EDUCATIONAL institutions and technology partners need to look into “micro-credential” programs to encourage lifelong learning, global edtech firm Instructure said.
In a 2023 report on the global state of student success and engagement, Instructure found that Filipino respondents are increasingly taking a skills-based approach to gaining credentials, citing the desire to expand their areas of expertise (77%), advance their careers (68%), take advantage of flexible programs (59%), and be ready for new opportunities (56%).
It noted that respondents are considering certificates (43%) and apprenticeships (39%) as a means of equipping themselves for their planned profession.
“Students today recognize that the modern workforce requires a diverse and rapidly adaptable skill set,” Harrison Kelly, Asia-Pacific managing director at Instructure, said in a virtual briefing on Thursday.
“As a result, they are opting for more flexible, skills-focused learning avenues that offer quicker routes to employment and a broader range of career opportunities,” he added.
“Institutions will have to look at a fixed yet agile way to draw on these ever-evolving demands,” he added, noting that the current job market stresses skills-based hiring over traditional degree-based qualifications.
Ryan Lufkin, vice-president for global strategy at Instructure, noted that edtech systems can serve as demonstrable proof of workplace skills.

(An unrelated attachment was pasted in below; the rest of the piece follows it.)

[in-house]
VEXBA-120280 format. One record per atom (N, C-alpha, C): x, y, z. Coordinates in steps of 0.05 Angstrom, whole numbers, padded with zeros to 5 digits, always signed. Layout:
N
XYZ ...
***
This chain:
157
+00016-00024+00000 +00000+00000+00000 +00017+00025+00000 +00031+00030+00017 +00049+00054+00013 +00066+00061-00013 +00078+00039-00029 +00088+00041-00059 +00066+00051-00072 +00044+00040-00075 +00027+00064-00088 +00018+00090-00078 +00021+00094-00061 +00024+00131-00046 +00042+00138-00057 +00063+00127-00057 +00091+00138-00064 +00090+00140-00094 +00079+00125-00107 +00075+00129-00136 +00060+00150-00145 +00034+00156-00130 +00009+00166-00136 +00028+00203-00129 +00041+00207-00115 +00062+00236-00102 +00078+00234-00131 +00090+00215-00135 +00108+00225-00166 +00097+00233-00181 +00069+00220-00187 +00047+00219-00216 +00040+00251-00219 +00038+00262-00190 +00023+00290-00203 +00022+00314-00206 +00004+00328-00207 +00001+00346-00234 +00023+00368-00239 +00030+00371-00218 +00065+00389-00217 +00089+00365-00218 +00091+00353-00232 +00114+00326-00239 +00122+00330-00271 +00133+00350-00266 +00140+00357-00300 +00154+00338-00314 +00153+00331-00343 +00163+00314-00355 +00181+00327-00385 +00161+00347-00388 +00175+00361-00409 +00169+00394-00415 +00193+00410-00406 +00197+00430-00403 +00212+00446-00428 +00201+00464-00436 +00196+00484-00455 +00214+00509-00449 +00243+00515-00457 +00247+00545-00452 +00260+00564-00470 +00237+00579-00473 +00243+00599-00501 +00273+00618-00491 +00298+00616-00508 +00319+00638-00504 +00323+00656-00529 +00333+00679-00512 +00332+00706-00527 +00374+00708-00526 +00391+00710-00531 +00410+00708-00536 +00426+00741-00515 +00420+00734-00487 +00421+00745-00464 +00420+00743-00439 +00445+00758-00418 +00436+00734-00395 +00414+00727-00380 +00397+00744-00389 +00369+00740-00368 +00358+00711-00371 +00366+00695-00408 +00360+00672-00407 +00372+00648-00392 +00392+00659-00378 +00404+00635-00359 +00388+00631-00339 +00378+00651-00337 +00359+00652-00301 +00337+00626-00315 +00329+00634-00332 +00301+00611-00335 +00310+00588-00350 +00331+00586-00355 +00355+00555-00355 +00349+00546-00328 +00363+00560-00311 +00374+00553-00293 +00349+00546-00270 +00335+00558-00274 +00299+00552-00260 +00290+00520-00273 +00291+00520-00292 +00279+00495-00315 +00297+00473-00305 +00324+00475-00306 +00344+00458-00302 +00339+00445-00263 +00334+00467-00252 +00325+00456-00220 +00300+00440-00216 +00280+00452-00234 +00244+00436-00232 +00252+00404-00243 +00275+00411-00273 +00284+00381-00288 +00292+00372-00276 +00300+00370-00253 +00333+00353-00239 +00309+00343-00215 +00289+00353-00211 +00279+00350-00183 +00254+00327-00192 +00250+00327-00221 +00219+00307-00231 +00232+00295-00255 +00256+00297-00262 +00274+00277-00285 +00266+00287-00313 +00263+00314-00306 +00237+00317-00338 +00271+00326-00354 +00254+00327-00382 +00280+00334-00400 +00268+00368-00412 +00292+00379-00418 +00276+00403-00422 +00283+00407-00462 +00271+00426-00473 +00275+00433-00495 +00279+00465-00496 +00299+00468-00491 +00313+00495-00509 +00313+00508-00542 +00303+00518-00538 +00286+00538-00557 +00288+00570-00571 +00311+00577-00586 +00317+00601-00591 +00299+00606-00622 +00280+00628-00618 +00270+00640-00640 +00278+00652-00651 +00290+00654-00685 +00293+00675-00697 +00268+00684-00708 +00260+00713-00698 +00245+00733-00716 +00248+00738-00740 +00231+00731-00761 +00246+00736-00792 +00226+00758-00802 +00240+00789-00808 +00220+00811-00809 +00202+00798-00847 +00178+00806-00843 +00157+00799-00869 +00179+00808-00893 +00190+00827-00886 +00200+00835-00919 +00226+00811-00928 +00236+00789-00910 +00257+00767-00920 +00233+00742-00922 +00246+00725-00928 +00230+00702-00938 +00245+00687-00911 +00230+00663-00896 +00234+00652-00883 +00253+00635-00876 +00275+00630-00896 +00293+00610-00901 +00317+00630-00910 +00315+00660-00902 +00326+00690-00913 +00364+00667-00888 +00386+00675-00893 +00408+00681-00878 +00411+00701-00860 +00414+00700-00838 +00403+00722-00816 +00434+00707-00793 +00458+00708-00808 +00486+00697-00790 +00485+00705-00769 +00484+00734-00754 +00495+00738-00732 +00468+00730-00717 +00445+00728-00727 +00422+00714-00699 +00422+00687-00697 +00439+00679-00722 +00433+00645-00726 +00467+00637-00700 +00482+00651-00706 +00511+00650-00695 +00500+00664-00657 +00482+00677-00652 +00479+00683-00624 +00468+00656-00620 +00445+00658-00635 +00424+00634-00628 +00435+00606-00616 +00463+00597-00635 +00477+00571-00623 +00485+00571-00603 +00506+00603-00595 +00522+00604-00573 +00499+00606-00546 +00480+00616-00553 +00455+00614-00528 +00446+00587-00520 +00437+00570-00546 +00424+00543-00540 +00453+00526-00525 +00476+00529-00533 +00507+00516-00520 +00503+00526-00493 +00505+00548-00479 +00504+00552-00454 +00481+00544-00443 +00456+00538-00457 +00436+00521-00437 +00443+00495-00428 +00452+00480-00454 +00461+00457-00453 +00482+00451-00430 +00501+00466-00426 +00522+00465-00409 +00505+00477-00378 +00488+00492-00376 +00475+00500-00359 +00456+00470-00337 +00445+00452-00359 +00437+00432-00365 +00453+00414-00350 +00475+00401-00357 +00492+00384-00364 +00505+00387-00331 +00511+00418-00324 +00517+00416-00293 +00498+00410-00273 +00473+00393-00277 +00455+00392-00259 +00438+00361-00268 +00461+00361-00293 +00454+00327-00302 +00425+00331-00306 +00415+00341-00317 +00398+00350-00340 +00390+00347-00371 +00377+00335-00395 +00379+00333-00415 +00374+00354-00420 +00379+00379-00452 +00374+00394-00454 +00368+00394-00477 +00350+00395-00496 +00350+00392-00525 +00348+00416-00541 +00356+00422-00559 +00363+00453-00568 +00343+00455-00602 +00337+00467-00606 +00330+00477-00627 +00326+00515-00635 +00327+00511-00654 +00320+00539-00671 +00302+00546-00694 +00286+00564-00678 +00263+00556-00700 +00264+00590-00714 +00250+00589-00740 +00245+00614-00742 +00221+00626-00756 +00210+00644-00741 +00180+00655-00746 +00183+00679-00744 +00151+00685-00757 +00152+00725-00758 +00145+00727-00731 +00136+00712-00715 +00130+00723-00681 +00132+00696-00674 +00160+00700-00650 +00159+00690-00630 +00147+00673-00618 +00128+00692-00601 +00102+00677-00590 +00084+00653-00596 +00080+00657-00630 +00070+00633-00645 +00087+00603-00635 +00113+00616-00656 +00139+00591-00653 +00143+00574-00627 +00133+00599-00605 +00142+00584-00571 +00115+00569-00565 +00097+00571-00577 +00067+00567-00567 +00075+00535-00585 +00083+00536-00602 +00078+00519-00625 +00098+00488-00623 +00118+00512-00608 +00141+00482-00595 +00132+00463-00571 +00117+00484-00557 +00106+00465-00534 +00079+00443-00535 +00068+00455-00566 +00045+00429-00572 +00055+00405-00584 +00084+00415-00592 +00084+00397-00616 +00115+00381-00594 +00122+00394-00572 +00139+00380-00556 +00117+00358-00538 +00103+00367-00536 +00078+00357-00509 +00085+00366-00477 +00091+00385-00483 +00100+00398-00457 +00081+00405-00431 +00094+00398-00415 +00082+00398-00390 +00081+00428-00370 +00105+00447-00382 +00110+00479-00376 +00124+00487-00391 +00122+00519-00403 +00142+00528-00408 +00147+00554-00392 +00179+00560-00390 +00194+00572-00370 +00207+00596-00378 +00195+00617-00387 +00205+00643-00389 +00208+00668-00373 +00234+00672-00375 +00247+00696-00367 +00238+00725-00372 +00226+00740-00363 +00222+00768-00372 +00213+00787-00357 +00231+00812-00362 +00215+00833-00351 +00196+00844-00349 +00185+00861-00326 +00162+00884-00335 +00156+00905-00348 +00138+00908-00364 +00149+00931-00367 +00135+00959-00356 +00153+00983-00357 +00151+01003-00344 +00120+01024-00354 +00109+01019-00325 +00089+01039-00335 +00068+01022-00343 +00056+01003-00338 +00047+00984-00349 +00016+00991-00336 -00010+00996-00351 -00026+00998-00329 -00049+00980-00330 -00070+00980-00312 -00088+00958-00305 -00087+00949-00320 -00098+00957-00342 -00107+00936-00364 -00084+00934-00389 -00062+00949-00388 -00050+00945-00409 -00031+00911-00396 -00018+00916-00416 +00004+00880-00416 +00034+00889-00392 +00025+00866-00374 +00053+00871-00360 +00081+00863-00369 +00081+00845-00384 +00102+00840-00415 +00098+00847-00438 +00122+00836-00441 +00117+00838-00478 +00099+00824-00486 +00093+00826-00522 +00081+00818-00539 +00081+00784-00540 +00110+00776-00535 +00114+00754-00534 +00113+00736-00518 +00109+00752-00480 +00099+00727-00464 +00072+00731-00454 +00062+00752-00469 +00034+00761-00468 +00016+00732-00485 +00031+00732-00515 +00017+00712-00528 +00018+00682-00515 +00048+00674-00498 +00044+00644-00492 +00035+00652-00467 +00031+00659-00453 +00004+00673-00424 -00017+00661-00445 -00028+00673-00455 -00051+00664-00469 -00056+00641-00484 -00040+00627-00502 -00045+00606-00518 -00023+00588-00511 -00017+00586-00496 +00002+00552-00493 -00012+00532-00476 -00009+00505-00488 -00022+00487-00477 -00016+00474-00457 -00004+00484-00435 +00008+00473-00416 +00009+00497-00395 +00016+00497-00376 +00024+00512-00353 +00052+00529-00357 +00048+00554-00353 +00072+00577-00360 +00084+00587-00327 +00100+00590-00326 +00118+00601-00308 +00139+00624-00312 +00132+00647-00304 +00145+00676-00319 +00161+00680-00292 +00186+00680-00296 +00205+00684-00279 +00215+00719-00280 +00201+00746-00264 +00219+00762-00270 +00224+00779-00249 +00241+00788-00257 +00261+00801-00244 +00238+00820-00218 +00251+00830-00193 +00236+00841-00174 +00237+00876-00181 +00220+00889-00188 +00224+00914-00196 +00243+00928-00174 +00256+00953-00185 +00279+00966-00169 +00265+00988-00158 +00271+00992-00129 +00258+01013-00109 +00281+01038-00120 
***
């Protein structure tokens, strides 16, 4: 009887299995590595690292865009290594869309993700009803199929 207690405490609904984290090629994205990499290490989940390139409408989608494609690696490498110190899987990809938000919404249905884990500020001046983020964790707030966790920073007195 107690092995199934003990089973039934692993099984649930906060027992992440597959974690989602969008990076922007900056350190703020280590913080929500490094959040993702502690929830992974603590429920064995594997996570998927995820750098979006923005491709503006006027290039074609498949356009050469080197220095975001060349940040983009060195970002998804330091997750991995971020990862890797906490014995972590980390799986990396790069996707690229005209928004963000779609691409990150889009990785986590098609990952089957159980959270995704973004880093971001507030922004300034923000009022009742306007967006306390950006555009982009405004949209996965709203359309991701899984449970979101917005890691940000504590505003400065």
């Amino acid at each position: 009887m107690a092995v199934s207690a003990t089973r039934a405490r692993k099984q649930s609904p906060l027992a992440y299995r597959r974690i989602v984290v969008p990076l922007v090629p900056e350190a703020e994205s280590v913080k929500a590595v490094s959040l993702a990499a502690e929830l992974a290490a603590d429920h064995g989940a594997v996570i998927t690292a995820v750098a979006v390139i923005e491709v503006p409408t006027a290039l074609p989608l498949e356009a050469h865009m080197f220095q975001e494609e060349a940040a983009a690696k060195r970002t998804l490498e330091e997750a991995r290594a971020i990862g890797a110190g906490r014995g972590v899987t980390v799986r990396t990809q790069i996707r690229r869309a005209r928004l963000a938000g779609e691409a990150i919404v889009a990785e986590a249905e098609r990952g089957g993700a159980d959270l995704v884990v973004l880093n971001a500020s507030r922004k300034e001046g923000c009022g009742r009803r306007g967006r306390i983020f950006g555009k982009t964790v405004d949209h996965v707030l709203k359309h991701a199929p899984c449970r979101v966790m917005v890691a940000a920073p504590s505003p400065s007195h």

“Even degree programs are breaking down into component skills,” he said. This can help showcase attractive qualities to employers even for candidates that have not earned degrees.
Mr. Lufkin also noted the role of artificial intelligence (AI) in fueling productivity, creativity, and critical thinking among learner.
The report indicated that 46% of Filipino students attend institutions have introduced rules governing generative AI use, while 28% said their institutions’ guidelines were strict.
It found that generative AI tools helped students with creating class content (62%), research and writing (56%), and personalize their learning (53%). AI chatbot ChatGPT was described as helpful in research and writing (83%), test preparation (52%), and learning foreign languages (47%).
“We need to be providing tutorials and guidelines on educator expectations,” Mr. Lufkin said.
“Institutions should be saying how these tools work to understand when and how they are being misused.”
“We shouldn’t be creating a tiered system, a digital divide with AI. We need an equitable approach,” he added, noting the paid releases of ChatGPT having access to significantly more datasets than the free version.
Instructure’s 2023 State of Student Success and Engagement in Higher Education report is on its its fourth year, covering 17 countries, including 571 students, administrators, and faculty from the Philippines. — Miguel Hanz L. Antivola